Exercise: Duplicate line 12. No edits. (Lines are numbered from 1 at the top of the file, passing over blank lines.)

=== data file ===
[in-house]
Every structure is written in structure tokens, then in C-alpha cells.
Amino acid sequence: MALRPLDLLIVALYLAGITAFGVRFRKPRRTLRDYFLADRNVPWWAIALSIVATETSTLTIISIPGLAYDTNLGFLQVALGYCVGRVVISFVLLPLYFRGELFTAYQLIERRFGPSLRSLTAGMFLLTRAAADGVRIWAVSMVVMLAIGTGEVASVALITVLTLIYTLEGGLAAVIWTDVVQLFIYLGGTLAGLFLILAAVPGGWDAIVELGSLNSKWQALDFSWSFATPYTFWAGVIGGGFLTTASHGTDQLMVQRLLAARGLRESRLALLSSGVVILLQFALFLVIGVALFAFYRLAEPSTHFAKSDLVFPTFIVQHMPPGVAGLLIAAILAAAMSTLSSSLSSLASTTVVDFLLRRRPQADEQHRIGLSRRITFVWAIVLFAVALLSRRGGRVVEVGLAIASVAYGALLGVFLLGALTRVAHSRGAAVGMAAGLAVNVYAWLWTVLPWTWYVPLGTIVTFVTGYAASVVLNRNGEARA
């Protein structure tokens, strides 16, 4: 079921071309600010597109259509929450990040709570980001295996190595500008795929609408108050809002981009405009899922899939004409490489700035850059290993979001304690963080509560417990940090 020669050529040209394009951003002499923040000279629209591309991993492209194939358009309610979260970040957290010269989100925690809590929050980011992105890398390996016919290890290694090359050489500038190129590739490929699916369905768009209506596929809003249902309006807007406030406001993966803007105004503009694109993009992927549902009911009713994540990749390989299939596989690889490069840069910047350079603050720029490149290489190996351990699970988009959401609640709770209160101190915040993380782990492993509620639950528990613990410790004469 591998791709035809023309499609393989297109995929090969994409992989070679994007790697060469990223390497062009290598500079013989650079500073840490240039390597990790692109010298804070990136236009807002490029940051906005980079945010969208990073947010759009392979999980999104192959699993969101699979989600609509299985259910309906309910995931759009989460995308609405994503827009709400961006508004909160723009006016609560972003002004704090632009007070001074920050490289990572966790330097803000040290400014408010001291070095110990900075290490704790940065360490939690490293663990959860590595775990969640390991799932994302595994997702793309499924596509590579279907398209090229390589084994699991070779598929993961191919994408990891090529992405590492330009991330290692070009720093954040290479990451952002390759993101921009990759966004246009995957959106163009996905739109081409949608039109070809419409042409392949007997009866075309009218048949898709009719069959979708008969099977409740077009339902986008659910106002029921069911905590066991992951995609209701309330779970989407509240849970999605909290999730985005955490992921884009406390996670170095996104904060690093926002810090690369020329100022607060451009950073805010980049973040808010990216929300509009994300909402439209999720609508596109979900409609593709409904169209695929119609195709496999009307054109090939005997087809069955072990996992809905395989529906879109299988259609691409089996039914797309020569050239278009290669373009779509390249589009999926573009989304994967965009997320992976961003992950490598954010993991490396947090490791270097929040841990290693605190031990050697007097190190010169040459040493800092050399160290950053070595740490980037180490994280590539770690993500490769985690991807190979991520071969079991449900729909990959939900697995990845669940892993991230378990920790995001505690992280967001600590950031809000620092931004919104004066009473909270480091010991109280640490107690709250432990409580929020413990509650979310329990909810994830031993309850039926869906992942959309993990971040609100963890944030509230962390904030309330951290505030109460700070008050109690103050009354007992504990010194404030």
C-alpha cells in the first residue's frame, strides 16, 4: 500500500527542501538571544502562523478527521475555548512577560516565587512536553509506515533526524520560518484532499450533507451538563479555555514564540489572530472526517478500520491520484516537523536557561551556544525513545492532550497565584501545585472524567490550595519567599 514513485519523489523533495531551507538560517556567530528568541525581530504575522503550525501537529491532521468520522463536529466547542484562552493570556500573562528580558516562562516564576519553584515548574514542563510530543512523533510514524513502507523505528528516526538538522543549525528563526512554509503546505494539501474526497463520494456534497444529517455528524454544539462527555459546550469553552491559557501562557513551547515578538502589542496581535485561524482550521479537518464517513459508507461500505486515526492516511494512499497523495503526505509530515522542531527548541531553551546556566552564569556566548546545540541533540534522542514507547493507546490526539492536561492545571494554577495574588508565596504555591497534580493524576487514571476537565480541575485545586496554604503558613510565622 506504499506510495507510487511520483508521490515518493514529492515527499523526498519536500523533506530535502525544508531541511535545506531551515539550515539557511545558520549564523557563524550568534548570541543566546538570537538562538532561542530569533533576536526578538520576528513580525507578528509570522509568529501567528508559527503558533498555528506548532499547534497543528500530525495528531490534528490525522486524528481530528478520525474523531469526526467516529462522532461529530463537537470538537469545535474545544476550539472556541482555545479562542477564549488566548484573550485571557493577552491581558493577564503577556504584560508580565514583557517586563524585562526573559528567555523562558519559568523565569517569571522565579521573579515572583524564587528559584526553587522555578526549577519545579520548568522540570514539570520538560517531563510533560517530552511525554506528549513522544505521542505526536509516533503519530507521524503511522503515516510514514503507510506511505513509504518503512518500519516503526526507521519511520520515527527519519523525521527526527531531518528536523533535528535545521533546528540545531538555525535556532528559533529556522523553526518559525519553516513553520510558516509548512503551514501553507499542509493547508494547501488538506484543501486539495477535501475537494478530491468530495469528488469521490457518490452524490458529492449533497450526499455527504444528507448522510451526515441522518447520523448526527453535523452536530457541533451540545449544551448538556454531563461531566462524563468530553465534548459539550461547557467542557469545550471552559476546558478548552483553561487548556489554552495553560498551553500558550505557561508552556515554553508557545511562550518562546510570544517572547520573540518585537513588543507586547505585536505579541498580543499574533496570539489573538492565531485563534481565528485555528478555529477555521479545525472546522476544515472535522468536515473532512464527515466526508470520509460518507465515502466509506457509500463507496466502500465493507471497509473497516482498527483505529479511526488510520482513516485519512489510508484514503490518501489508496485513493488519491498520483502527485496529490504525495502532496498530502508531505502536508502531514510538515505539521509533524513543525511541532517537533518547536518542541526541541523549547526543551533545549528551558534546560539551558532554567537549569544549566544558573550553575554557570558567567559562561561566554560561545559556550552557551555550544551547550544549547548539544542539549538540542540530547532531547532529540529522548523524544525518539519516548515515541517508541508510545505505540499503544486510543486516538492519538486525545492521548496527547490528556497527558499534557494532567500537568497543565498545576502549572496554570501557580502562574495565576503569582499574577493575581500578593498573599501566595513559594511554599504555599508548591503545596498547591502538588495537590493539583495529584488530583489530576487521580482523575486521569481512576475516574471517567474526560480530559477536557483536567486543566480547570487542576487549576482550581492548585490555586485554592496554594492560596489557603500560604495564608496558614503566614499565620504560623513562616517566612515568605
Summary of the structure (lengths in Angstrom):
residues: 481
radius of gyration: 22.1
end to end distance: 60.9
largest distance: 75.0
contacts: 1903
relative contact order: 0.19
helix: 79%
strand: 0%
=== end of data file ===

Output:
relative contact order: 0.19